Search Menu
Photonics Media Photonics Marketplace Photonics Spectra BioPhotonics Vision Spectra Photonics Showcase Photonics ProdSpec Photonics Handbook

Optogenetics Probes Create Their Own Light

Facebook Twitter LinkedIn Email
A novel class of proteins that create their own light could improve the versatility, scalability and practicality of optogenetics.

Researchers at Emory University and the Georgia Institute of Technology have developed inhibitory luminopsins (short for luminescent opsins) as an alternative method to deliver the light required to activate opsins, or engineered light-sensitive proteins. The introduction of opsins into animal brains and their subsequent stimulation or silencing results in behavioral changes. The luminopsins inhibit neuronal activity both in response to light and to a chemical supplied externally.

Bioluminescence from cells cultured in a multielectrode array, next to a fiber optic cable.
Bioluminescence from cells cultured in a multielectrode array, next to a fiber optic cable. Courtesy of Jack Tung.

In conventional optogenetics, fiber optic cables deliver light to regions in the brain; such cables have a limited reach, pose a risk of infection and can limit animals' movements.

To supply light locally and internally, the researchers took the enzyme luciferase from the soft coral Renilla, which glows in the presence of its substrate luciferin, and fused it to an inhibitory opsin. The resulting fusion protein is the first reported excitatory luminopsin to be demonstrated in live animals, the researchers said.

The researchers injected a gene vector encoding the luminopsins into the globus pallidus — an area of the brain involved in motor control — on one side of the brains of rats. Two weeks later, the rats were injected with luciferin, which had the effect of disabling the globus pallidus. In response to the drug amphetamine, the animals rotated preferentially in one direction, mimicking behavior that results from damage to one side of the globus pallidus.

"We think that this approach may be particularly useful for modeling treatments for generalized seizures and seizures that involve multiple areas of the brain," said biomedical engineering doctoral student Jack Tung. "We're also working on making luminopsins responsive to seizure activity: turning on the light only when it is needed, in a closed-loop, feedback-controlled fashion.”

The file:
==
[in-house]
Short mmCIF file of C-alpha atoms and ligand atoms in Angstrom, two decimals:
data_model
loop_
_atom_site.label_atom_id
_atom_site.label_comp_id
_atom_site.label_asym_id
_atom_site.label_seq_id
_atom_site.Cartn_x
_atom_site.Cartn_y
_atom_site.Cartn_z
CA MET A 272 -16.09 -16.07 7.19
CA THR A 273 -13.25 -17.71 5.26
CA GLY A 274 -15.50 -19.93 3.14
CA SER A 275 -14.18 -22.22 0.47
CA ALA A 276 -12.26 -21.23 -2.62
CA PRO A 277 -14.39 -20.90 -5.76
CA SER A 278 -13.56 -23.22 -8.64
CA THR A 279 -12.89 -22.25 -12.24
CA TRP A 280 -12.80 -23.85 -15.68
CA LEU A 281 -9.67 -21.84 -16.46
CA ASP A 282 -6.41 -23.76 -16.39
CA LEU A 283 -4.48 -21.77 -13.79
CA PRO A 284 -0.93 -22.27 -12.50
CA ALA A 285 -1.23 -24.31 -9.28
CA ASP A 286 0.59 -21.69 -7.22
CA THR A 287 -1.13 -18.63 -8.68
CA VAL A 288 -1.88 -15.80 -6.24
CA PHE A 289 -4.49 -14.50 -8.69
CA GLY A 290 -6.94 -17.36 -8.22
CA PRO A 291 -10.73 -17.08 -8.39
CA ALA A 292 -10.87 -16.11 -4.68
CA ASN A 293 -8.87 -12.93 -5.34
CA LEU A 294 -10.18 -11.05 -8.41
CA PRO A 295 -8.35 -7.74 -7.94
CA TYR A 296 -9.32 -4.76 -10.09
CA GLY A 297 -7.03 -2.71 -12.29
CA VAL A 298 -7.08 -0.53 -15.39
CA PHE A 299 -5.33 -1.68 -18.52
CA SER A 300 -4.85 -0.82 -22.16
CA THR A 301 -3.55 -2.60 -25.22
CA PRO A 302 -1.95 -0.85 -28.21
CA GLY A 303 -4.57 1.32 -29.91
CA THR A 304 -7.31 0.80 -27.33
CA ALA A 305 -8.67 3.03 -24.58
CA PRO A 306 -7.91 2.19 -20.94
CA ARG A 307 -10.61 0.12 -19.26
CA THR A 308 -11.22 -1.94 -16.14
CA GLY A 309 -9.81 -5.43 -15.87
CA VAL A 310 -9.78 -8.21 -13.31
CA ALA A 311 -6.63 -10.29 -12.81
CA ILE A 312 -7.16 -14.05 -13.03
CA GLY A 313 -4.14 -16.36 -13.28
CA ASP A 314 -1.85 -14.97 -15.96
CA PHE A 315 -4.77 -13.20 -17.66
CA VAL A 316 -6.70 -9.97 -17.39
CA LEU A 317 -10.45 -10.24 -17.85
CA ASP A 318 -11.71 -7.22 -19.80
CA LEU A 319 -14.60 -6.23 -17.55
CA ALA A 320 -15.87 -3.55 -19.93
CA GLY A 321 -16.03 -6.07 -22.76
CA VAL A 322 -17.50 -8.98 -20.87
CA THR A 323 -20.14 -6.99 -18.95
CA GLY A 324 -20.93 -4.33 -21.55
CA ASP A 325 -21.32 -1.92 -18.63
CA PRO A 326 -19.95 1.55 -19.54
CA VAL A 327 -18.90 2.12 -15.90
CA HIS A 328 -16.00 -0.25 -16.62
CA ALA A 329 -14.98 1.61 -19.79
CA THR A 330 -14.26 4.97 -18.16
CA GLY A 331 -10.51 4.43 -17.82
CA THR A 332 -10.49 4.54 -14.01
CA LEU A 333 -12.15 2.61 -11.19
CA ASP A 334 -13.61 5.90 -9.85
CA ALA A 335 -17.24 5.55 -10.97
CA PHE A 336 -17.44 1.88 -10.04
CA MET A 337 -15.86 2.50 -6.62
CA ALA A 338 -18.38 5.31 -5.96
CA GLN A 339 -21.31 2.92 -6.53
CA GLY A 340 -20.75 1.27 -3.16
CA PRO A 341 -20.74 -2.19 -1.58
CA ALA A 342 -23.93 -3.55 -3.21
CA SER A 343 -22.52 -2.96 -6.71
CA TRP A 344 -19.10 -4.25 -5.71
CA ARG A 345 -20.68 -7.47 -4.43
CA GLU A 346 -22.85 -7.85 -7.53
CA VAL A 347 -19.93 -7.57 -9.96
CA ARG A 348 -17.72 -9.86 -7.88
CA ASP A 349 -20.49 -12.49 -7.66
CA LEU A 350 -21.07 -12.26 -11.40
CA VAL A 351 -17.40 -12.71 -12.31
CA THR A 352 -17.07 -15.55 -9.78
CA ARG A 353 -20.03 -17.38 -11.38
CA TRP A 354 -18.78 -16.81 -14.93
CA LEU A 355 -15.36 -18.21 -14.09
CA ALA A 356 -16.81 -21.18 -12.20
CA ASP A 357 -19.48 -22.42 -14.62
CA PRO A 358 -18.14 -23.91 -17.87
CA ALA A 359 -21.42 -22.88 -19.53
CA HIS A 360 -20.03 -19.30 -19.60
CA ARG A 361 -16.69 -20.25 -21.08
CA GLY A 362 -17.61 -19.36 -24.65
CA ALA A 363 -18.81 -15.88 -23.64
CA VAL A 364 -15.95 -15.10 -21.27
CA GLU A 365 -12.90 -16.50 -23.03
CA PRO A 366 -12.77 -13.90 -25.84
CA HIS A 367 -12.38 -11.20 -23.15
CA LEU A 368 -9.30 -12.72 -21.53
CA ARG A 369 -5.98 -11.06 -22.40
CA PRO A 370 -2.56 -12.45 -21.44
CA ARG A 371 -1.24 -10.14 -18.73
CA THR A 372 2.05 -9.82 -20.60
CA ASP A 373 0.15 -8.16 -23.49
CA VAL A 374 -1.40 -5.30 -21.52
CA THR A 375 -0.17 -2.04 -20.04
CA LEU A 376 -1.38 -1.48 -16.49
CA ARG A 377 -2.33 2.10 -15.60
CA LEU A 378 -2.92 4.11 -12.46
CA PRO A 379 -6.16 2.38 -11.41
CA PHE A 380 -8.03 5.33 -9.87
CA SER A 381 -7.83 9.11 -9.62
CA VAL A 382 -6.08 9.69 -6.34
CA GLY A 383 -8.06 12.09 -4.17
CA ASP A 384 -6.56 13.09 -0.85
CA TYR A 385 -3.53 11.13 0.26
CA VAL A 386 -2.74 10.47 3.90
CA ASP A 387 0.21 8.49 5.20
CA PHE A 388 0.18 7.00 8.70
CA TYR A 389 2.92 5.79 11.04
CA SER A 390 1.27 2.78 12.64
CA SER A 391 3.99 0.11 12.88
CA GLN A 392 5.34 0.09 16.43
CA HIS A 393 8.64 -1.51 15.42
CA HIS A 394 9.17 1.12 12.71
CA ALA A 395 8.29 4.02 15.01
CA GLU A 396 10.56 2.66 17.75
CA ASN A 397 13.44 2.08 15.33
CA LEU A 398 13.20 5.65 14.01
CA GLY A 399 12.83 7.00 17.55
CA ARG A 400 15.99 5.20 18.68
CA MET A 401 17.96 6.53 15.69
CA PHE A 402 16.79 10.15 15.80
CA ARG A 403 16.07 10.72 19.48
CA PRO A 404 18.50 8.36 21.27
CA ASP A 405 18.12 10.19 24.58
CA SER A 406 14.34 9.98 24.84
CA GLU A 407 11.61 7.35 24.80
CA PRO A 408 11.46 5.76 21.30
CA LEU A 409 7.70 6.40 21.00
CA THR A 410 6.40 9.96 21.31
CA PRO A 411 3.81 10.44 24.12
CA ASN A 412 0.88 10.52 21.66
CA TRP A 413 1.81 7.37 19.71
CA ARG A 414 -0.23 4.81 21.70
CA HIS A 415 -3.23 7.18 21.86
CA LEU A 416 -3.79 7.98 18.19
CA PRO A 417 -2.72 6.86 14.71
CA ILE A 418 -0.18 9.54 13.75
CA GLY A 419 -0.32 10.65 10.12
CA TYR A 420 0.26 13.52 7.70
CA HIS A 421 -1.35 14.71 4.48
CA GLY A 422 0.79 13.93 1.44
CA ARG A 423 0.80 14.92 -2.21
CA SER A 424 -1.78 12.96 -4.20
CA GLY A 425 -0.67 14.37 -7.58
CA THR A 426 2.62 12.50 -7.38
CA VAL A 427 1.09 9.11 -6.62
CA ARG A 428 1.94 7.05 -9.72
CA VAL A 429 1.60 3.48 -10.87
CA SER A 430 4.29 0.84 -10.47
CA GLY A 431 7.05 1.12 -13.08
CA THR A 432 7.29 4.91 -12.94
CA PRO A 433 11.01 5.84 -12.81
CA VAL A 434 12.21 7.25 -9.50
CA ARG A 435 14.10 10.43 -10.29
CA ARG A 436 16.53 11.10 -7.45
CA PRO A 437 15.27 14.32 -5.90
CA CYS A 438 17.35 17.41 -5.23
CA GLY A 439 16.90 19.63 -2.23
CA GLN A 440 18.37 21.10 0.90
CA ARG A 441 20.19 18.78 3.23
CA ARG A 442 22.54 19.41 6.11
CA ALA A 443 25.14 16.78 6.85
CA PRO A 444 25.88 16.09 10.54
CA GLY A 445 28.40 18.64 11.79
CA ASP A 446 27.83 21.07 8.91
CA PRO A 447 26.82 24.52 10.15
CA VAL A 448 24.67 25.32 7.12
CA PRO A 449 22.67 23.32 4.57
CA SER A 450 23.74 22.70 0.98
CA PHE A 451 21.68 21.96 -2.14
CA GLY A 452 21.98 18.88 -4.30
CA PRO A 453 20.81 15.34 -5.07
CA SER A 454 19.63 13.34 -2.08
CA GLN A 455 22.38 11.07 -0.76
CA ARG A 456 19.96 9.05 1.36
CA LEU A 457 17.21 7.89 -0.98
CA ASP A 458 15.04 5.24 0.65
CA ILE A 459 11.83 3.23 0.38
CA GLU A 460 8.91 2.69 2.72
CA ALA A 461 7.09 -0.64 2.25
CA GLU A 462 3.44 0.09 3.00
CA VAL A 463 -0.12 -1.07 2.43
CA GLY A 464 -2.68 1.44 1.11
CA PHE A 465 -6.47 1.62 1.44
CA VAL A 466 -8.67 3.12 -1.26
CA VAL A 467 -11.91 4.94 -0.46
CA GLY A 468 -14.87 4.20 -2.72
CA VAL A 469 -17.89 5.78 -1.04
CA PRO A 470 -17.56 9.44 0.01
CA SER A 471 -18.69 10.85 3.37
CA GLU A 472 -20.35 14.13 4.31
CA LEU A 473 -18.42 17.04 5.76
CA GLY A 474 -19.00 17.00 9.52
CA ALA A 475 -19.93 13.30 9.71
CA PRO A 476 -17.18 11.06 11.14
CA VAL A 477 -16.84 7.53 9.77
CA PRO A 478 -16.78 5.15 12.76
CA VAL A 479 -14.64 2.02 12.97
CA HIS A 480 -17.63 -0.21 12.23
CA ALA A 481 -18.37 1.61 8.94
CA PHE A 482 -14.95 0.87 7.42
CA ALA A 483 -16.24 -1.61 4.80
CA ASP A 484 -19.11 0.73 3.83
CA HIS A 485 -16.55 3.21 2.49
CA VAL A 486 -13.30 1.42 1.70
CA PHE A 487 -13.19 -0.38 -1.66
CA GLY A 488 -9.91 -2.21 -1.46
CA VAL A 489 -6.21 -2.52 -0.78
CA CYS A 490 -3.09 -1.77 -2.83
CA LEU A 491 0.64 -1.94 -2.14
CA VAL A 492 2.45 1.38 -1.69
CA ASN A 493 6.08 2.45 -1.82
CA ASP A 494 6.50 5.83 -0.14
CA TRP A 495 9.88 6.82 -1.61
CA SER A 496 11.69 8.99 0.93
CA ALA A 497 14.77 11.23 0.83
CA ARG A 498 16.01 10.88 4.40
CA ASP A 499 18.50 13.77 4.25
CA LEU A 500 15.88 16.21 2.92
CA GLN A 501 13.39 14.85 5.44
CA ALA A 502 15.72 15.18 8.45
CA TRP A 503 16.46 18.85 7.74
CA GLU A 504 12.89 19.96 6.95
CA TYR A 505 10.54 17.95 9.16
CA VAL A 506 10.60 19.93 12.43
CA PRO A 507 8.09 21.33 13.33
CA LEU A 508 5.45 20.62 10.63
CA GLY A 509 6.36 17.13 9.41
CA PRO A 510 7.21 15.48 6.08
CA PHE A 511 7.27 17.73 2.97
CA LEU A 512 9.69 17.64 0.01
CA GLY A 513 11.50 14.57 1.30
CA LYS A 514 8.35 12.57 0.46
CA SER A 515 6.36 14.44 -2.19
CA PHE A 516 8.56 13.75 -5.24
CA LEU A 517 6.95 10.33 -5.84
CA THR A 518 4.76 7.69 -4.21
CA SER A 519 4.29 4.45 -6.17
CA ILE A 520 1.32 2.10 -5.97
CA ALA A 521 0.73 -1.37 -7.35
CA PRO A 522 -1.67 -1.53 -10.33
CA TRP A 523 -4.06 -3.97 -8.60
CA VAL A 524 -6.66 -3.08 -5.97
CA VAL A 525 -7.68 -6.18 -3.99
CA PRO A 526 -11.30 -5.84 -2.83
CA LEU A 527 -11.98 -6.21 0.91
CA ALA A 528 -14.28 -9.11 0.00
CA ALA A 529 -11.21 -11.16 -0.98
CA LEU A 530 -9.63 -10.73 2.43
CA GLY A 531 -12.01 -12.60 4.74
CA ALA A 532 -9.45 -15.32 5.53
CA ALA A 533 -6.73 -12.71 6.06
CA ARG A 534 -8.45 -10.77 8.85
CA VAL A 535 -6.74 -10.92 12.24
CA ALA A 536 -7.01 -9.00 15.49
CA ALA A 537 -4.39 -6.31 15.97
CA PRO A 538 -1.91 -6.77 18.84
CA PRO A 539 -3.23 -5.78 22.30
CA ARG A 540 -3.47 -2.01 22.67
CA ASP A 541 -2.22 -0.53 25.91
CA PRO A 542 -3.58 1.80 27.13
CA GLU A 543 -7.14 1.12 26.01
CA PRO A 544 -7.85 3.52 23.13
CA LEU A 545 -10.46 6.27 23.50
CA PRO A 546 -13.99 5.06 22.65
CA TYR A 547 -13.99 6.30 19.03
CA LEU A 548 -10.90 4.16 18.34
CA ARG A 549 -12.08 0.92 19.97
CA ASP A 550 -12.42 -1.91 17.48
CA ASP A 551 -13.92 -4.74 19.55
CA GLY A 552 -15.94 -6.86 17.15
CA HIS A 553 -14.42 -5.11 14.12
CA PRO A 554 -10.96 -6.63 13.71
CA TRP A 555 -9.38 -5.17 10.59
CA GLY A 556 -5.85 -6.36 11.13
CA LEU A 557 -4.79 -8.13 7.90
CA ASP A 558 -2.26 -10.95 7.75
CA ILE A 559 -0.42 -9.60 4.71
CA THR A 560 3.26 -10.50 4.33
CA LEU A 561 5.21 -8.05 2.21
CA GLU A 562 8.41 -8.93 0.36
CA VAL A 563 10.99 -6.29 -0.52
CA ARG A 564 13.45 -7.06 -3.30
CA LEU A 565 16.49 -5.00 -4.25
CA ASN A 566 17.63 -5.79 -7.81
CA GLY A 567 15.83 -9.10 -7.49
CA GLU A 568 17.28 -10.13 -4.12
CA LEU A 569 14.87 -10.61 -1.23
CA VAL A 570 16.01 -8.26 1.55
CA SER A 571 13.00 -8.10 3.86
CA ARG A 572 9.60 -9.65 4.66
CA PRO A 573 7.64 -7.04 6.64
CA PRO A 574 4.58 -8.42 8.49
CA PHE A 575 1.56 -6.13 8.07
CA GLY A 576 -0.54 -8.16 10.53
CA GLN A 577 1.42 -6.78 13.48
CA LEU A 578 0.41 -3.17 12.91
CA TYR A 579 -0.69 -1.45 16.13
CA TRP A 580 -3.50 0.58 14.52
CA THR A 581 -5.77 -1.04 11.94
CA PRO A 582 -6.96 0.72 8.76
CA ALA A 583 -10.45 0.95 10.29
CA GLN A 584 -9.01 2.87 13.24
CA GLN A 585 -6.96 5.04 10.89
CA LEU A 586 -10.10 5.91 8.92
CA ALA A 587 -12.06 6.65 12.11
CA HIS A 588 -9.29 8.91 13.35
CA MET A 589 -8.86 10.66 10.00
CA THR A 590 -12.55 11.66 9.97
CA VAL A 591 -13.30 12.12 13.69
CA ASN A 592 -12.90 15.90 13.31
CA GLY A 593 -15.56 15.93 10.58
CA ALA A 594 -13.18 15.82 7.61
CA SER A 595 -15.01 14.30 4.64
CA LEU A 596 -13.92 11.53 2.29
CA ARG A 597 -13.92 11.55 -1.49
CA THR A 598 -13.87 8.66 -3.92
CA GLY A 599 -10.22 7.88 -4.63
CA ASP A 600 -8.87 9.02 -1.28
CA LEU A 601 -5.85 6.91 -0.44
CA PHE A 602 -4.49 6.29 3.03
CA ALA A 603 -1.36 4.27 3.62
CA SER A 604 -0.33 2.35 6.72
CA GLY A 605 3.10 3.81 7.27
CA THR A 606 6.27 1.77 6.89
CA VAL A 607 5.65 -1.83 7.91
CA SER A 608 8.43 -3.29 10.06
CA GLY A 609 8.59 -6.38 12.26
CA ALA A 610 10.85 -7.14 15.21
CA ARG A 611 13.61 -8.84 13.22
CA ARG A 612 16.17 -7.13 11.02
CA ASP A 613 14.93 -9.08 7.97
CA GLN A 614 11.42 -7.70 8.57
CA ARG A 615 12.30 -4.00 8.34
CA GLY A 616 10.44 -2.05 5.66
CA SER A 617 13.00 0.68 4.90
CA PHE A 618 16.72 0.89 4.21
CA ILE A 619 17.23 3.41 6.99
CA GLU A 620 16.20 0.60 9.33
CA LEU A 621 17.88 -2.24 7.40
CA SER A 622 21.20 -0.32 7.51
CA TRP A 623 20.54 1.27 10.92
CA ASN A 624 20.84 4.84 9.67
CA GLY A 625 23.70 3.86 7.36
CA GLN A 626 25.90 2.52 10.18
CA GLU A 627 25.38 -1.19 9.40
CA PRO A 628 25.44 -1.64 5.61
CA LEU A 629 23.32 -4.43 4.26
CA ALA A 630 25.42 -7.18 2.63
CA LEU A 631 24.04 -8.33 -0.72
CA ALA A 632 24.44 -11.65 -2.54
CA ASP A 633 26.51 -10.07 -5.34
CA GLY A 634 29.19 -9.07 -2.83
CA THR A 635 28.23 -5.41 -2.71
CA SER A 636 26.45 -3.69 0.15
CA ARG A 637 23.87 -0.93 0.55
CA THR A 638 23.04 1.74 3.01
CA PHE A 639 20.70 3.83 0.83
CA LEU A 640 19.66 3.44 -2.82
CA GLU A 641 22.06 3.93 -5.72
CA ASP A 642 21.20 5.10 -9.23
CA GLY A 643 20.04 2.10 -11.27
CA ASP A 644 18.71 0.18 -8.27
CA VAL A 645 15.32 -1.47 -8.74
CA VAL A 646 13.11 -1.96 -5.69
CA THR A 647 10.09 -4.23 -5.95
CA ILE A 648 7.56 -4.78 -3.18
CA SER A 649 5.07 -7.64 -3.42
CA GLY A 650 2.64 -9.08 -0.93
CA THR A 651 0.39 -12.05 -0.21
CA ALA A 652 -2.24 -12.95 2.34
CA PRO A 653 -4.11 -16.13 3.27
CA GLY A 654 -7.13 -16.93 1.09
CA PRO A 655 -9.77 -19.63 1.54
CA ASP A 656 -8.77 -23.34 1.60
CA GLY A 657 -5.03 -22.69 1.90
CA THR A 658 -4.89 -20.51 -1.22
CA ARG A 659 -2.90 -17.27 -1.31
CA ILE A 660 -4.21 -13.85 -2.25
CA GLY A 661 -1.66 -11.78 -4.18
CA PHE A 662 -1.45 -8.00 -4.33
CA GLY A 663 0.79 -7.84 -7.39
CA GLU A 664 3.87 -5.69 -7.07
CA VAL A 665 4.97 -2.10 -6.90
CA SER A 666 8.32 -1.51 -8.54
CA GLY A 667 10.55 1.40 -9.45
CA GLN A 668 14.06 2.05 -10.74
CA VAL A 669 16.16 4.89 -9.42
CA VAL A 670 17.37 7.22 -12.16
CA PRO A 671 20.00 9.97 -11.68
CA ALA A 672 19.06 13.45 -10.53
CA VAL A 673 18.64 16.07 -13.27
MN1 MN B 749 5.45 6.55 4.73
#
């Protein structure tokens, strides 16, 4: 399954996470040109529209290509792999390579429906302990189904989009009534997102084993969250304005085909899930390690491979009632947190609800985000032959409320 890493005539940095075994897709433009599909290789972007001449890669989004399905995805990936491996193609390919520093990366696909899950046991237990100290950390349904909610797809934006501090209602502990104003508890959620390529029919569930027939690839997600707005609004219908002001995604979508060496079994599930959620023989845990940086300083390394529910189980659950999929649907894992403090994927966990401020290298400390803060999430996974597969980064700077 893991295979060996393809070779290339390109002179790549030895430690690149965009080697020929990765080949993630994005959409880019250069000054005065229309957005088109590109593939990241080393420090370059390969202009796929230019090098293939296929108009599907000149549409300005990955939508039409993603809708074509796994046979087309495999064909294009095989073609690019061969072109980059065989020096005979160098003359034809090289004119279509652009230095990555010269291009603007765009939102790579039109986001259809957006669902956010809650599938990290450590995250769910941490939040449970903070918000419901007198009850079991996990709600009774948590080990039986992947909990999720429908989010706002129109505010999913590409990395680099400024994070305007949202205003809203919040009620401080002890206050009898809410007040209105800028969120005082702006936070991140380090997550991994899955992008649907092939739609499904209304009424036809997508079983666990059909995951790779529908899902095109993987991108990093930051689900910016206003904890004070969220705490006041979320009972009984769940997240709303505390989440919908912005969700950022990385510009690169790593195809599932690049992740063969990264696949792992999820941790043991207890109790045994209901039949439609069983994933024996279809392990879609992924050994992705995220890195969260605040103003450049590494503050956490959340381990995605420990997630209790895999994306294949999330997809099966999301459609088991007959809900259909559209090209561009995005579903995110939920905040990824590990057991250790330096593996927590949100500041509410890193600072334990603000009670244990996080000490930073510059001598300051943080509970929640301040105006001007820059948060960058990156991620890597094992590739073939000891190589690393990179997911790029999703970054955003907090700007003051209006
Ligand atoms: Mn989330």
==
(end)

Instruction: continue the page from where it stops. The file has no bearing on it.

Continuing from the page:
The researchers also showed that luminopsins and luciferase together could suppress neural activity in the hippocampus of anaesthetized rats.

The research was published in Scientific Reports (doi: 10.1038/srep14366).

Jan 2016
A discipline that combines optics and genetics to enable the use of light to stimulate and control cells in living tissue, typically neurons, which have been genetically modified to respond to light. Only the cells that have been modified to include light-sensitive proteins will be under control of the light. The ability to selectively target cells gives researchers precise control. Using light to control the excitation, inhibition and signaling pathways of specific cells or groups of...
Research & TechnologyAmericasGeorgiaRobert GrossJack Tungoptogeneticslight sourcesBiophotonicsEmory UniversityGeorgia Institute of TechnologyBioScan

back to top
Facebook Twitter Instagram LinkedIn YouTube RSS
©2023 Photonics Media, 100 West St., Pittsfield, MA, 01201 USA, [email protected]

Photonics Media, Laurin Publishing
x Subscribe to BioPhotonics magazine - FREE!
We use cookies to improve user experience and analyze our website traffic as stated in our Privacy Policy. By using this website, you agree to the use of cookies unless you have disabled them.